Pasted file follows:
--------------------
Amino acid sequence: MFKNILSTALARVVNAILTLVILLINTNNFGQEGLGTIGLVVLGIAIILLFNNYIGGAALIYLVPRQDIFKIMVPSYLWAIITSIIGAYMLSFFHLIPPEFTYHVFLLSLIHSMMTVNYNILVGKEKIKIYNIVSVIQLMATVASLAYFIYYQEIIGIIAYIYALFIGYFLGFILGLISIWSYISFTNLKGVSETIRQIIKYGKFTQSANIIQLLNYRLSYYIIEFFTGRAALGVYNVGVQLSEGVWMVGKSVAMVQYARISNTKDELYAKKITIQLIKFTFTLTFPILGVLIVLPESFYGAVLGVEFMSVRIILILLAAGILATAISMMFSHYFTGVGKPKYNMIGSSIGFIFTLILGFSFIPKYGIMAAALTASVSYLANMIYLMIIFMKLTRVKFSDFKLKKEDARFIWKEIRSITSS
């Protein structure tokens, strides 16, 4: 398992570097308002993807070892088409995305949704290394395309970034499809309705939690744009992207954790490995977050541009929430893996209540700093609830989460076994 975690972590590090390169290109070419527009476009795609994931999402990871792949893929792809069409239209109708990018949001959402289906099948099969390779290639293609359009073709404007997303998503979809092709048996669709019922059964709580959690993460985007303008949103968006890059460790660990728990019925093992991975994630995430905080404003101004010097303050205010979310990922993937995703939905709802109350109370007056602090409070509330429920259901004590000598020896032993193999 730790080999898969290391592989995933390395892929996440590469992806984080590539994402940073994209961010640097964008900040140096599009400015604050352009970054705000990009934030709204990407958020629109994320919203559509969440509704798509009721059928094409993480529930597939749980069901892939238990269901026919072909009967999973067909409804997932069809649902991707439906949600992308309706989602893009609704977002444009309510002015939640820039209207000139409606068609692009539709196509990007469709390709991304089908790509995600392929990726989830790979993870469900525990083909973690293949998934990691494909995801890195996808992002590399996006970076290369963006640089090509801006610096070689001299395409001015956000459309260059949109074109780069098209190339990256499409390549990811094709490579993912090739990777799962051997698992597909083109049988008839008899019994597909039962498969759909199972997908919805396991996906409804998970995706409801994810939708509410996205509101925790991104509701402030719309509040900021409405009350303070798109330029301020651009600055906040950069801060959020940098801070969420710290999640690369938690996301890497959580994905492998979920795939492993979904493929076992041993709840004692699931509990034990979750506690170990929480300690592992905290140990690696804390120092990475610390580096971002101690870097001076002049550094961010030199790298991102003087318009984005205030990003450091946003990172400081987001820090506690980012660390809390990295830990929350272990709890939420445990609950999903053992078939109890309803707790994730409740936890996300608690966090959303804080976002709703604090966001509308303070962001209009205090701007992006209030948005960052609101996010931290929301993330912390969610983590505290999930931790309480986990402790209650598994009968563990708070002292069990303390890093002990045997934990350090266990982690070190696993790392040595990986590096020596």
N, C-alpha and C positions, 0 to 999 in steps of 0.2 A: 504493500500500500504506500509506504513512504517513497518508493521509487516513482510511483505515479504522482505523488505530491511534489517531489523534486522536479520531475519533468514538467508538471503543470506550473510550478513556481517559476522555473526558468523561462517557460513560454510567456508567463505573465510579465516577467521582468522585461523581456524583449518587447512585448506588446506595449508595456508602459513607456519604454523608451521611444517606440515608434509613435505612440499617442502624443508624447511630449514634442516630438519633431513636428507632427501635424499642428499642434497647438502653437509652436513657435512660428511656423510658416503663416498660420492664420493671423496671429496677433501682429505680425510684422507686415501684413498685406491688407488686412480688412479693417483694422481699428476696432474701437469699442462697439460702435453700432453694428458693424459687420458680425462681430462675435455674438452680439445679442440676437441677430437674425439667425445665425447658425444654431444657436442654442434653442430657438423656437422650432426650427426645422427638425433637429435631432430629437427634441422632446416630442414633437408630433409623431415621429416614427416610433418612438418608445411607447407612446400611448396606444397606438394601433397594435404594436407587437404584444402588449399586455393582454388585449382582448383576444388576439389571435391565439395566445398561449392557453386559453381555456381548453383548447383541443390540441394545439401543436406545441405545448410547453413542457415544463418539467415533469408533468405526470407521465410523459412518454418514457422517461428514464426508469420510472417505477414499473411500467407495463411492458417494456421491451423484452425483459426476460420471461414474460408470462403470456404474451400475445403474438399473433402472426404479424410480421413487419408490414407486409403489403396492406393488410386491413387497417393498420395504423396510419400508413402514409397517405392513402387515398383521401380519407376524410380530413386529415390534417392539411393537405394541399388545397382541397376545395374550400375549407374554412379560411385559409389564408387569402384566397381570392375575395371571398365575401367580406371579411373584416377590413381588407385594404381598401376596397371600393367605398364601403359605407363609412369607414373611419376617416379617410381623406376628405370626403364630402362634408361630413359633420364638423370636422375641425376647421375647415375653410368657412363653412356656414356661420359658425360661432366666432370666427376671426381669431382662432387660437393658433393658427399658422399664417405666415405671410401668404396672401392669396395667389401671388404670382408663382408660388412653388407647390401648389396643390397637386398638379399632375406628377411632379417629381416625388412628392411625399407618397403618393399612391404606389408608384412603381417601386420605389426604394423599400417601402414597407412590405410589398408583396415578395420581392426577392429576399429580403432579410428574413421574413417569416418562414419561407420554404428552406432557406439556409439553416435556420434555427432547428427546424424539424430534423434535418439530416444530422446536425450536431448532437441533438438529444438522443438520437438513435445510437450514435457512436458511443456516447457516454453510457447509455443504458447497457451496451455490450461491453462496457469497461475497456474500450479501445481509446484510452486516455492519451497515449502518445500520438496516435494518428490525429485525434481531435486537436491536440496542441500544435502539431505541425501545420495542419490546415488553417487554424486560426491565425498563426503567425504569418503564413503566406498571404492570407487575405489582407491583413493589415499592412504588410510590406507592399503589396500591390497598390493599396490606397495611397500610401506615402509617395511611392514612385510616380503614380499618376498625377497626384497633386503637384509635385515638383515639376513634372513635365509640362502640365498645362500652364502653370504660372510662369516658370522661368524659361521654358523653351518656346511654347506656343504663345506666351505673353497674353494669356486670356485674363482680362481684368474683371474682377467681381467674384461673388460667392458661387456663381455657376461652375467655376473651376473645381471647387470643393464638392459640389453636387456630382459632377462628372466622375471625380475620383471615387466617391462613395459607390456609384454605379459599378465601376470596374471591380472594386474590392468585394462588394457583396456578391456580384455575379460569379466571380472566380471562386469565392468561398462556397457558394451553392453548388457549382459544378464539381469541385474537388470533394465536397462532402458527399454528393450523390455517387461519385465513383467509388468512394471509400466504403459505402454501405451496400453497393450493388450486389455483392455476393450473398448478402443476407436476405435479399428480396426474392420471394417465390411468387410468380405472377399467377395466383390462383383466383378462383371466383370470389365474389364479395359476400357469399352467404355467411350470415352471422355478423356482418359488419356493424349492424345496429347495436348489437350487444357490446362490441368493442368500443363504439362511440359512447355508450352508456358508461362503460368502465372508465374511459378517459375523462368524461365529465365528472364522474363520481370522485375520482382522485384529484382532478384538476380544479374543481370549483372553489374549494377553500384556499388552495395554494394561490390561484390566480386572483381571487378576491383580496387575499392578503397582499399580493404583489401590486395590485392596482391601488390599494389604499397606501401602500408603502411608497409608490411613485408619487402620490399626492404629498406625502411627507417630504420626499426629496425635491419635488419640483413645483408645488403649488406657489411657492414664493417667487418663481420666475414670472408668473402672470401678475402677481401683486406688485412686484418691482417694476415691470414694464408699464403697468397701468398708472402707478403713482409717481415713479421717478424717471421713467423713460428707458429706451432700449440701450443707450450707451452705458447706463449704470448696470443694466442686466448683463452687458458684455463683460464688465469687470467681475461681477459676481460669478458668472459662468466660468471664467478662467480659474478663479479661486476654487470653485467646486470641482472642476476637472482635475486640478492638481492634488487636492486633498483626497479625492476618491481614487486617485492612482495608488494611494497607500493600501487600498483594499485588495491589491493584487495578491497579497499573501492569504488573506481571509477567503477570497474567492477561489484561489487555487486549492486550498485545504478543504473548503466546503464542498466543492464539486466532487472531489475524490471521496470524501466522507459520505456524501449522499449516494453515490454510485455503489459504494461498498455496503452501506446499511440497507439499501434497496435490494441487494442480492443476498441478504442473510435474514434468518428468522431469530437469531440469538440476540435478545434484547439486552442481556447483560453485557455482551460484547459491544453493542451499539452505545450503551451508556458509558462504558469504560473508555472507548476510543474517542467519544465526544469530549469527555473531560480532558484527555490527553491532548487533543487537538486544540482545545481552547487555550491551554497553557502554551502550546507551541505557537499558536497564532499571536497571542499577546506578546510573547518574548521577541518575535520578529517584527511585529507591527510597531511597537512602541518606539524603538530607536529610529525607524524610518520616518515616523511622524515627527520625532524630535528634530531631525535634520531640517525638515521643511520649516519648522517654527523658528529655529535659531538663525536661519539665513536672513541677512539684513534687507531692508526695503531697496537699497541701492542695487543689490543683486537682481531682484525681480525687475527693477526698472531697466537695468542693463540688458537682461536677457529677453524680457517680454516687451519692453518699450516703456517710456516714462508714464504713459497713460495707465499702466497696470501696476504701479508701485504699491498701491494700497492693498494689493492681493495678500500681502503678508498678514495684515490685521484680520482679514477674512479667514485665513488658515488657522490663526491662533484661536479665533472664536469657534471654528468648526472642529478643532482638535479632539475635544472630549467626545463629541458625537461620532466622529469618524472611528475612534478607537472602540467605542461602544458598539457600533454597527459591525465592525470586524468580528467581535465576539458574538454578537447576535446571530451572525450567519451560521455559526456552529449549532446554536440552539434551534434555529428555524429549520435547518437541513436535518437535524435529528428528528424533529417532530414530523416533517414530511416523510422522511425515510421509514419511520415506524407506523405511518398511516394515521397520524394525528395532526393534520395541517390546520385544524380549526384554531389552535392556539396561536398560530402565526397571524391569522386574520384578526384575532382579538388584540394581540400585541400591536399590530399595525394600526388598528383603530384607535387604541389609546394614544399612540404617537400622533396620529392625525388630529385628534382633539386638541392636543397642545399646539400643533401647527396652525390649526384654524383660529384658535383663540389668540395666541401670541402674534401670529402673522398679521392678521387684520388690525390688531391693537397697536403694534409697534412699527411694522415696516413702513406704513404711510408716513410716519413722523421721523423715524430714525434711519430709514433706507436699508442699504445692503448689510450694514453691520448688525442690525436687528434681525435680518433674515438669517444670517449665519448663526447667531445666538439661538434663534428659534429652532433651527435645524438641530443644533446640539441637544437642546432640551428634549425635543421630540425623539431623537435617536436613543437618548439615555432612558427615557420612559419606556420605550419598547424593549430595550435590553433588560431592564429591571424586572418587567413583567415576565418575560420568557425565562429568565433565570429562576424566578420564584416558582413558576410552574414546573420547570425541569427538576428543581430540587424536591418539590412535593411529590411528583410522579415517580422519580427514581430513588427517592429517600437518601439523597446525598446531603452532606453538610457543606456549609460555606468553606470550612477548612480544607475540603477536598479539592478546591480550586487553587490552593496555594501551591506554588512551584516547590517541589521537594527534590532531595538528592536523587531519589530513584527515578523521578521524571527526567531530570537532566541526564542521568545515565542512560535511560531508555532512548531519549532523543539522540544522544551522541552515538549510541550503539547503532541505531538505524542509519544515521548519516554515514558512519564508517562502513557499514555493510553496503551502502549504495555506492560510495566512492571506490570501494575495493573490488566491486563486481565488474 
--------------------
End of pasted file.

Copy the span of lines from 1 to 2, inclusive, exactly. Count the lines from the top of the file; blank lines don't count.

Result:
Amino acid sequence: MFKNILSTALARVVNAILTLVILLINTNNFGQEGLGTIGLVVLGIAIILLFNNYIGGAALIYLVPRQDIFKIMVPSYLWAIITSIIGAYMLSFFHLIPPEFTYHVFLLSLIHSMMTVNYNILVGKEKIKIYNIVSVIQLMATVASLAYFIYYQEIIGIIAYIYALFIGYFLGFILGLISIWSYISFTNLKGVSETIRQIIKYGKFTQSANIIQLLNYRLSYYIIEFFTGRAALGVYNVGVQLSEGVWMVGKSVAMVQYARISNTKDELYAKKITIQLIKFTFTLTFPILGVLIVLPESFYGAVLGVEFMSVRIILILLAAGILATAISMMFSHYFTGVGKPKYNMIGSSIGFIFTLILGFSFIPKYGIMAAALTASVSYLANMIYLMIIFMKLTRVKFSDFKLKKEDARFIWKEIRSITSS
């Protein structure tokens, strides 16, 4: 398992570097308002993807070892088409995305949704290394395309970034499809309705939690744009992207954790490995977050541009929430893996209540700093609830989460076994 975690972590590090390169290109070419527009476009795609994931999402990871792949893929792809069409239209109708990018949001959402289906099948099969390779290639293609359009073709404007997303998503979809092709048996669709019922059964709580959690993460985007303008949103968006890059460790660990728990019925093992991975994630995430905080404003101004010097303050205010979310990922993937995703939905709802109350109370007056602090409070509330429920259901004590000598020896032993193999 730790080999898969290391592989995933390395892929996440590469992806984080590539994402940073994209961010640097964008900040140096599009400015604050352009970054705000990009934030709204990407958020629109994320919203559509969440509704798509009721059928094409993480529930597939749980069901892939238990269901026919072909009967999973067909409804997932069809649902991707439906949600992308309706989602893009609704977002444009309510002015939640820039209207000139409606068609692009539709196509990007469709390709991304089908790509995600392929990726989830790979993870469900525990083909973690293949998934990691494909995801890195996808992002590399996006970076290369963006640089090509801006610096070689001299395409001015956000459309260059949109074109780069098209190339990256499409390549990811094709490579993912090739990777799962051997698992597909083109049988008839008899019994597909039962498969759909199972997908919805396991996906409804998970995706409801994810939708509410996205509101925790991104509701402030719309509040900021409405009350303070798109330029301020651009600055906040950069801060959020940098801070969420710290999640690369938690996301890497959580994905492998979920795939492993979904493929076992041993709840004692699931509990034990979750506690170990929480300690592992905290140990690696804390120092990475610390580096971002101690870097001076002049550094961010030199790298991102003087318009984005205030990003450091946003990172400081987001820090506690980012660390809390990295830990929350272990709890939420445990609950999903053992078939109890309803707790994730409740936890996300608690966090959303804080976002709703604090966001509308303070962001209009205090701007992006209030948005960052609101996010931290929301993330912390969610983590505290999930931790309480986990402790209650598994009968563990708070002292069990303390890093002990045997934990350090266990982690070190696993790392040595990986590096020596």